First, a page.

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4 types of French surnames: Which one is yours?

Surname Meanings
13 September 2016
by Leslie Lang


Is your last name French? Did you ever wonder where it came from and how your family got it?

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The most common French surnames for people born between 1891 and 1990 were:

  1. Martin (patronymic; after the most popular French saint, Saint Martin of Tours)
  2. Bernard (patronymic; from the given name, which is of Germanic origin)
  3. Thomas (patronymic; from the medieval given name of Biblical origin, meaning twin)
  4. Petit (a descriptive name; from the French adjective for “small” or “little”)
  5. Robert (patronymic; from the Germanic given name meaning “renown,” “bright,” “famous”)
  6. Richard (patronymic; from the Germanic given name meaning “powerful,” “strong”)
  7. Durand (a descriptive name; “steadfast;” from the Old French durant, “to endure,” “last”; or someone from a place called Durand in former Szepes County in Hungary)
  8. Dubois (A geographic name for someone living in a wood, from du + bois or “from the” + “wood”; in English, often translated as the name Wood)
  9. Moreau (a descriptive type of name meaning “dark-skinned;” literally, “son of the Moor”)
  10. Laurent (a geographic name; from the Roman surname Laurentius, which meant “from Laurentum,” which was an ancient Roman city)

In France, surnames were first used in about the 11th century to distinguish between people with the same given name, though it was centuries before their use was common.

So how did your ancestors get their French surnames? Most can be traced back to one of four types:

1. Patronymic/Matronymic

This is the most common type of French last name, and it’s simply based on a parent’s given name. Patronymic surnames were based on the father’s name and matronymic ones on the mother’s. It was common for people to distinguish between two people with the same first name by referencing their parents (usually the father). In general, the mother’s name was used only if the father was unknown.

This type of name was formed in a few different ways. French prefixes that mean “son of”—which attach, of course, to the start of a name—include de and fitz (from the Norman). To use the list of common French surnames above as an example, someone named Pierre whose father’s name was Robert might become known as Pierre de Robert or FitzRobert. Or a suffix may have been added to the parent’s name, such as -eau, -elin, -elot, -elle, or -elet, all of which indicated “little son of.”

Most patronymic names, though, did not take prefixes or suffixes. Robert’s son Pierre might just be known as Pierre Robert.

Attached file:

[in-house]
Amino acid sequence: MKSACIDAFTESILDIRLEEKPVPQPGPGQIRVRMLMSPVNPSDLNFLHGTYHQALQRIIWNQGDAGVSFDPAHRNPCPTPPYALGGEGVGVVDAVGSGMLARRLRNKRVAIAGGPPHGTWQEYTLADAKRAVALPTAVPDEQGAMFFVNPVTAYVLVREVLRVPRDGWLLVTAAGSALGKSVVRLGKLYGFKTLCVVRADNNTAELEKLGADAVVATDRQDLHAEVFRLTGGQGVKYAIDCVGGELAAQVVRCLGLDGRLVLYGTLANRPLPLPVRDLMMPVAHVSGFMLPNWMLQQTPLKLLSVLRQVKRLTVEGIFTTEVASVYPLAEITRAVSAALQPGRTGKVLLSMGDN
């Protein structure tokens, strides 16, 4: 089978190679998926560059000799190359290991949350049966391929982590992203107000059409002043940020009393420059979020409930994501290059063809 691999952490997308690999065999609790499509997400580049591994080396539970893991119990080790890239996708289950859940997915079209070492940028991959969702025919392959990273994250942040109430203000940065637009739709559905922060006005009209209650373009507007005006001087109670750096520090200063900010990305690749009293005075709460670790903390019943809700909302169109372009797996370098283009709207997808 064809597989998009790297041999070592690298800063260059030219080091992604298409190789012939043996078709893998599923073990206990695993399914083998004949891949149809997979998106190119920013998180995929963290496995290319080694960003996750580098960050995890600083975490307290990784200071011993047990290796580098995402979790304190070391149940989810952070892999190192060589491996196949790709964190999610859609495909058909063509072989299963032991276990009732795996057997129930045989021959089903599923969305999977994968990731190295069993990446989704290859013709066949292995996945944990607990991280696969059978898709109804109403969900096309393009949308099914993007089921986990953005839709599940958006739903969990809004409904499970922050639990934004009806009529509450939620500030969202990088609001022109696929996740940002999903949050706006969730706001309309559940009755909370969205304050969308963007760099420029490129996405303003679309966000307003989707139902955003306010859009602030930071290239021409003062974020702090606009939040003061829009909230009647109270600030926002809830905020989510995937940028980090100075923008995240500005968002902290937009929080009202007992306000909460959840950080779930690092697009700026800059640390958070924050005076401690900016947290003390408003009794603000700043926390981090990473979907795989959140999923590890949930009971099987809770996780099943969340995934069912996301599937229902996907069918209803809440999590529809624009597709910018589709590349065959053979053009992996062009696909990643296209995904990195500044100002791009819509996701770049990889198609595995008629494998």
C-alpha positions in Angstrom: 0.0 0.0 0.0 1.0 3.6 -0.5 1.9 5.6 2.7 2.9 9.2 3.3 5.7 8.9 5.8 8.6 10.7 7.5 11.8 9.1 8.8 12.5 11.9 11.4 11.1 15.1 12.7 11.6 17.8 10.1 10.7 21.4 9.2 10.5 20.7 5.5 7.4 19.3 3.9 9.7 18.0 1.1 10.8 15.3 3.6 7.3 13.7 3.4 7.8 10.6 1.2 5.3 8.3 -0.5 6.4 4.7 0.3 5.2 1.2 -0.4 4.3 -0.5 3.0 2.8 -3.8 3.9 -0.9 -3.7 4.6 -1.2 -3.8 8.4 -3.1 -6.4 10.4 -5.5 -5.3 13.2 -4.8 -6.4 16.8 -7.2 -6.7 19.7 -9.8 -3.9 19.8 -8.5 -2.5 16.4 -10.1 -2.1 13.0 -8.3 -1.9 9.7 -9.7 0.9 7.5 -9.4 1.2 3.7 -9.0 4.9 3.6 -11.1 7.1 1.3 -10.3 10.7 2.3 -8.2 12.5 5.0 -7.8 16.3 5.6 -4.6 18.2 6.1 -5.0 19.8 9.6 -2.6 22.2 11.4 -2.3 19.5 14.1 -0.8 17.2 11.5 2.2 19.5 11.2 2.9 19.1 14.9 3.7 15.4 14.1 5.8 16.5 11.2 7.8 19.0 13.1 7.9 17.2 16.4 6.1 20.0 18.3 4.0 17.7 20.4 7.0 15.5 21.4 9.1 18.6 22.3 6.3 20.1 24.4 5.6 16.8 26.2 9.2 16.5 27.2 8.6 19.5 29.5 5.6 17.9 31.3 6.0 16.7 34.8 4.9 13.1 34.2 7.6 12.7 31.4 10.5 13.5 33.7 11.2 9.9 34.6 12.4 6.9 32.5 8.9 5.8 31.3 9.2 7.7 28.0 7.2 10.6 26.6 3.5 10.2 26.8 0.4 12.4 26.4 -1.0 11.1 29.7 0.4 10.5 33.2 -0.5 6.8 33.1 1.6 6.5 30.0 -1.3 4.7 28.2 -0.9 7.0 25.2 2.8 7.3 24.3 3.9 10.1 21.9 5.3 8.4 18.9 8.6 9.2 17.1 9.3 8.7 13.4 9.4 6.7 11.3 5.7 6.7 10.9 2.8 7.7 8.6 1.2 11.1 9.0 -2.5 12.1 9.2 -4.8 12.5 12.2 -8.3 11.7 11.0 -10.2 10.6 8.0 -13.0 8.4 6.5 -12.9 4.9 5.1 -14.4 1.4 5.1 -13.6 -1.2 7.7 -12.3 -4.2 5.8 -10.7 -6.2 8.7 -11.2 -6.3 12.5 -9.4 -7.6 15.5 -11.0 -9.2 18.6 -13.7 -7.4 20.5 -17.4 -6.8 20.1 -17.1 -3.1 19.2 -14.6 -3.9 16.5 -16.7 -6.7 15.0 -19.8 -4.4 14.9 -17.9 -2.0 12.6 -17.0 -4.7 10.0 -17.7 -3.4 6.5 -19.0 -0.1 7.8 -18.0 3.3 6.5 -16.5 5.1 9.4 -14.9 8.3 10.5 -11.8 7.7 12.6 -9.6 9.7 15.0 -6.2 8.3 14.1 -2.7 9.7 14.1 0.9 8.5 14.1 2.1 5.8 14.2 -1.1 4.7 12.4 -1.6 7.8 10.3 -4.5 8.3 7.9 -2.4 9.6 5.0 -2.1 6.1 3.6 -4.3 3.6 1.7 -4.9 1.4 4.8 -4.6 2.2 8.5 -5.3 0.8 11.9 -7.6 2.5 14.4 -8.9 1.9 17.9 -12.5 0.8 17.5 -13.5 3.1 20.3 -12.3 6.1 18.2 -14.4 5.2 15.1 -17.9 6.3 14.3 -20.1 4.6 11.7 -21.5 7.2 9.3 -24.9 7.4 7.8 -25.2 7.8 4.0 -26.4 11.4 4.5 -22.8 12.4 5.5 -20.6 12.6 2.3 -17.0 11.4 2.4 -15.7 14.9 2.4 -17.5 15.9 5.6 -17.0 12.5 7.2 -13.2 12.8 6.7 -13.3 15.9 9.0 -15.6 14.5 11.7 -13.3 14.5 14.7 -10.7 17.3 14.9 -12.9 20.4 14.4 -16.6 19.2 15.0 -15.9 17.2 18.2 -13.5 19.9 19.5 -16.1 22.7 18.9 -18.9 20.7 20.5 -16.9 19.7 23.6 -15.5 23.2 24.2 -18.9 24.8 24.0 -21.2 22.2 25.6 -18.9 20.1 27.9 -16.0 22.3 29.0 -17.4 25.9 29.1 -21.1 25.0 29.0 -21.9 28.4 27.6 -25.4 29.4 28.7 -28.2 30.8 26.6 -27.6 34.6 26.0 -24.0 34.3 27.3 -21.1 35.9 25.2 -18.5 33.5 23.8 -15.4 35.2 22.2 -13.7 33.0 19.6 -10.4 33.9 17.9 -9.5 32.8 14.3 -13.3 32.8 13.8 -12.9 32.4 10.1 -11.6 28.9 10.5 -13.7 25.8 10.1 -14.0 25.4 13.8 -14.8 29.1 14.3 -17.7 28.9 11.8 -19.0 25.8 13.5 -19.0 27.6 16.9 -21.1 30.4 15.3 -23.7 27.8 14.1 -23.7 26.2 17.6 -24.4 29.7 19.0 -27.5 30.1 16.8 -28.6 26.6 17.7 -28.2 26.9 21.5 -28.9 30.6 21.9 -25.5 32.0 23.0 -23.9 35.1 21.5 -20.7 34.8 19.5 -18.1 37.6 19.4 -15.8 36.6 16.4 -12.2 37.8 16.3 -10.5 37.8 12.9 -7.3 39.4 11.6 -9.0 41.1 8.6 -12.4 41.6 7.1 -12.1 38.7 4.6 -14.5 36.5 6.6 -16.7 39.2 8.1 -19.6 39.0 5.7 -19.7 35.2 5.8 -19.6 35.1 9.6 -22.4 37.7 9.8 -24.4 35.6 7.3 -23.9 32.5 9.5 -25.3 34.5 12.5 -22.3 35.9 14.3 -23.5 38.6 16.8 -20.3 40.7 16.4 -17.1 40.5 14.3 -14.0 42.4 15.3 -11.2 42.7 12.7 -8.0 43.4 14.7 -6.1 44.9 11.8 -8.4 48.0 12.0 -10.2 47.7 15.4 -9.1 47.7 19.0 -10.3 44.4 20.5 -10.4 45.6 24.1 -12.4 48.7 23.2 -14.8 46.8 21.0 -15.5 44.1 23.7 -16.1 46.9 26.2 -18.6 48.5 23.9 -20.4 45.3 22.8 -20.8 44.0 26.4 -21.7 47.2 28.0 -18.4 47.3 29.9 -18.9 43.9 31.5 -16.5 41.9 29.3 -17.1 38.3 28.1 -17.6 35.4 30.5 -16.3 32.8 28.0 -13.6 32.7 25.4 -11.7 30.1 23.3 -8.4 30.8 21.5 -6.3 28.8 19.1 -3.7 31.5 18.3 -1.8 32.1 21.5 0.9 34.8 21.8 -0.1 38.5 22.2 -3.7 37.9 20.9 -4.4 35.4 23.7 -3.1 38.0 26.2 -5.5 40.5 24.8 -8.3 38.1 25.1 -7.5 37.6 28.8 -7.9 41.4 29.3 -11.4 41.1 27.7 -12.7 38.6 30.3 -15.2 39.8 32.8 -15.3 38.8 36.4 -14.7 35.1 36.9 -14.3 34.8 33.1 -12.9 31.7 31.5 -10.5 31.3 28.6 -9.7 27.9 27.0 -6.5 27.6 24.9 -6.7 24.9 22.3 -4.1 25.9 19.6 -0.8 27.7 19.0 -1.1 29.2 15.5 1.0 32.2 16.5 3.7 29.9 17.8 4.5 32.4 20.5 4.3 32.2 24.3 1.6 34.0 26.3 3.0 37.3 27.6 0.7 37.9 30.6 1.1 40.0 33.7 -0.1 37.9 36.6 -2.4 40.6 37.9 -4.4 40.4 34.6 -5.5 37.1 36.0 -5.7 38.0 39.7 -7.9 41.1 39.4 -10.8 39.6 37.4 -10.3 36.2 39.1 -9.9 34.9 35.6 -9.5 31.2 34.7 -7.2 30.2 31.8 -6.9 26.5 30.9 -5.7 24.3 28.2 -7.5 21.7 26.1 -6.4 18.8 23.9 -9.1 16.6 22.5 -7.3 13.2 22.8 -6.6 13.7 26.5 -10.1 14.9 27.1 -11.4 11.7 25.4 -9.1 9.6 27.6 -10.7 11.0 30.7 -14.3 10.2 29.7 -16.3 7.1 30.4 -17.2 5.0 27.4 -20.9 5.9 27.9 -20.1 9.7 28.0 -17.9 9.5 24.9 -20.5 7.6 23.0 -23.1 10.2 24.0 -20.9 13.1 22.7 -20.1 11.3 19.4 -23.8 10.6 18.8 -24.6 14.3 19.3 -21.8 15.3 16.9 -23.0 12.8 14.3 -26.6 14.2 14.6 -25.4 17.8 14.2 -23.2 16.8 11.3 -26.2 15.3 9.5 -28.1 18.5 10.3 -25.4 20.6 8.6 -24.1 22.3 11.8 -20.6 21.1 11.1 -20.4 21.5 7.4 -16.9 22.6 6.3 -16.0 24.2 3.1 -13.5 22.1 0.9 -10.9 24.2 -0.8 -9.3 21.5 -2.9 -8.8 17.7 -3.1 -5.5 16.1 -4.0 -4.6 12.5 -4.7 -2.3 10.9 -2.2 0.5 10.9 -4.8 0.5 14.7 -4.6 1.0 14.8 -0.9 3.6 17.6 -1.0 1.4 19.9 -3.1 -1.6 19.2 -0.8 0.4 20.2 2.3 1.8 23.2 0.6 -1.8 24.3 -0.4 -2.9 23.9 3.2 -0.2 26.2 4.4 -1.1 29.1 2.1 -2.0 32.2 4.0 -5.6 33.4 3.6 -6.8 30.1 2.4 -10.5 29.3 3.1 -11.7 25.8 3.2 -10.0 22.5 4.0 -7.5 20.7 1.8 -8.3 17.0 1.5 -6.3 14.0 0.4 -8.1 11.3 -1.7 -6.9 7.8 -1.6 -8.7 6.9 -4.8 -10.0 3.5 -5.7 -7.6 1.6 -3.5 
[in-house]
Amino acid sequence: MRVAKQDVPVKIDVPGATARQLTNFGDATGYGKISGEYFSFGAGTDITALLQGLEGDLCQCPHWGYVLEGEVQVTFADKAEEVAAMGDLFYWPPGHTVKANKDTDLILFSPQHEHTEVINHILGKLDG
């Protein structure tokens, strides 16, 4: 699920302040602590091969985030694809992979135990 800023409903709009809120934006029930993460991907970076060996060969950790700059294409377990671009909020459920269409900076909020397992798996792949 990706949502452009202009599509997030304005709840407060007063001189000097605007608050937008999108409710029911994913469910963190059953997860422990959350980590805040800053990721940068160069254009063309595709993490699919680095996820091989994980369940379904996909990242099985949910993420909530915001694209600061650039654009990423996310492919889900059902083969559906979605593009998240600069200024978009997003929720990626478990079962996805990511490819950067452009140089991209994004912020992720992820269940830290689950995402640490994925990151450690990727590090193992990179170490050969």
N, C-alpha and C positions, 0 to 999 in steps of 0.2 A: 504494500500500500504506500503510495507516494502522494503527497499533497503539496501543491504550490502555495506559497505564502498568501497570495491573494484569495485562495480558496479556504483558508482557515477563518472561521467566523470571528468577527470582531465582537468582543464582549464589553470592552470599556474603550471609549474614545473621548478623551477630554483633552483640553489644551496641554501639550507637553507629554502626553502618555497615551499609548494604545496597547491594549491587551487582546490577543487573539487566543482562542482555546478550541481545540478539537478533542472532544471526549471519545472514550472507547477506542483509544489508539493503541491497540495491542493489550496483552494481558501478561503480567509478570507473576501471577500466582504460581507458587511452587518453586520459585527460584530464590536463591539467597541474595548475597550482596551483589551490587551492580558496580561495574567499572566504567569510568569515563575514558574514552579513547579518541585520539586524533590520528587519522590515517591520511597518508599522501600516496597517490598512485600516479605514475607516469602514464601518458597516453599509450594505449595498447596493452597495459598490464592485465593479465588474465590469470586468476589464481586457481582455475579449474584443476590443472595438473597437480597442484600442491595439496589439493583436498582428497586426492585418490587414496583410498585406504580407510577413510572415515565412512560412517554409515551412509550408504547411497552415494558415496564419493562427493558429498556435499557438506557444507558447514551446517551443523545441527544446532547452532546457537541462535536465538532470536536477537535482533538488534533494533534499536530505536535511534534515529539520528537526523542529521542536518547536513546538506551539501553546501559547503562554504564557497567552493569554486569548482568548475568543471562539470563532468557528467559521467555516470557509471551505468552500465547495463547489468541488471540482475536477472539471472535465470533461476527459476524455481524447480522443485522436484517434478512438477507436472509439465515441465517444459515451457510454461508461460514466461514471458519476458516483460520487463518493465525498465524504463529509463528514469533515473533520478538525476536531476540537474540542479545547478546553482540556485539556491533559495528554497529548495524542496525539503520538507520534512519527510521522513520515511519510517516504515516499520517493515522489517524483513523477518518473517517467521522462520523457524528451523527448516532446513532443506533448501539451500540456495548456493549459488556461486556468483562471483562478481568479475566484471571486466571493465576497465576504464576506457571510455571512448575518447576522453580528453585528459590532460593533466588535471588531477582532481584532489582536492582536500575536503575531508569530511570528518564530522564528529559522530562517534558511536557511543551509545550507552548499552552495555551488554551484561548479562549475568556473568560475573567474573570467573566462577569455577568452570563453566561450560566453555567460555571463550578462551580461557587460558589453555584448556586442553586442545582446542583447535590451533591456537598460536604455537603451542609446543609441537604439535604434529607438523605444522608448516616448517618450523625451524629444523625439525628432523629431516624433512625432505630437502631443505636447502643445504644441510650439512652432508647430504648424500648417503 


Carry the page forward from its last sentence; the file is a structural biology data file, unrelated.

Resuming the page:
For many generations, these “surnames” did not pass down; each generation took their father’s given name as their surname until, eventually, governments decreed that a surname would be hereditary. That is when, for the most part, the same surname started passing down through each generation.

2. Occupational Surnames

It was also very common to distinguish individuals by referring to their jobs or trades. Some French occupational surnames include:

  • Berger — shepherd
  • Bisset — weaver
  • Boucher — butcher
  • Brodeur — embroiderer
  • Caron — cartwright
  • Charpentier — carpenter
  • Chevrolet — goat farmer
  • Couture — tailor
  • Fabron — blacksmith
  • Faucheux — mower
  • Fournier — baker
  • Gagne — farmer
  • Granger — farm bailiff
  • Lefebvre — craftsman (usually a blacksmith)
  • Marchand — merchant
  • Mercier — trader
  • Mullins — miller
  • Paquet — gatherer or seller of firewood
  • Page — servant or page
  • Pelletier — fur trader
  • Segal — grower or seller of rye

3. Descriptive Surnames

A descriptive surname is based on a quality that describes a person and sometimes developed from a nickname.

  • Petit — small
  • Legrand — the big one
  • Leblanc — the blonde one
  • Brun — someone with brown hair or a brown complexion
  • Donadieu or Donnadieu (“given to God”) may have been the name of a child given to a priest or monastery or because they were orphaned

4. Geographical Surnames

Geographical surnames described where a person lived or hailed from, such as:

  • Beaulieu — beautiful place
  • Beaumont — beautiful hill
  • Chastain — near certain chestnut trees
  • Comtois — from Franche-Comte, a province in eastern France
  • Deschamps — from the fields
  • Dupont — by the bridge
  • Desmarais — by the marsh
  • Dupuis — by the well
  • Linville — from Linivilla, now Ninville, France
  • Marseille — many people have the name of this major French city as their surname
  • Paris — from Paris
  • St. Martin — from St. Martin
  • Travers — near a bridge or ford

You can search for your family’s French name, its origin and meaning, French guillotine records, and much more at Ancestry.

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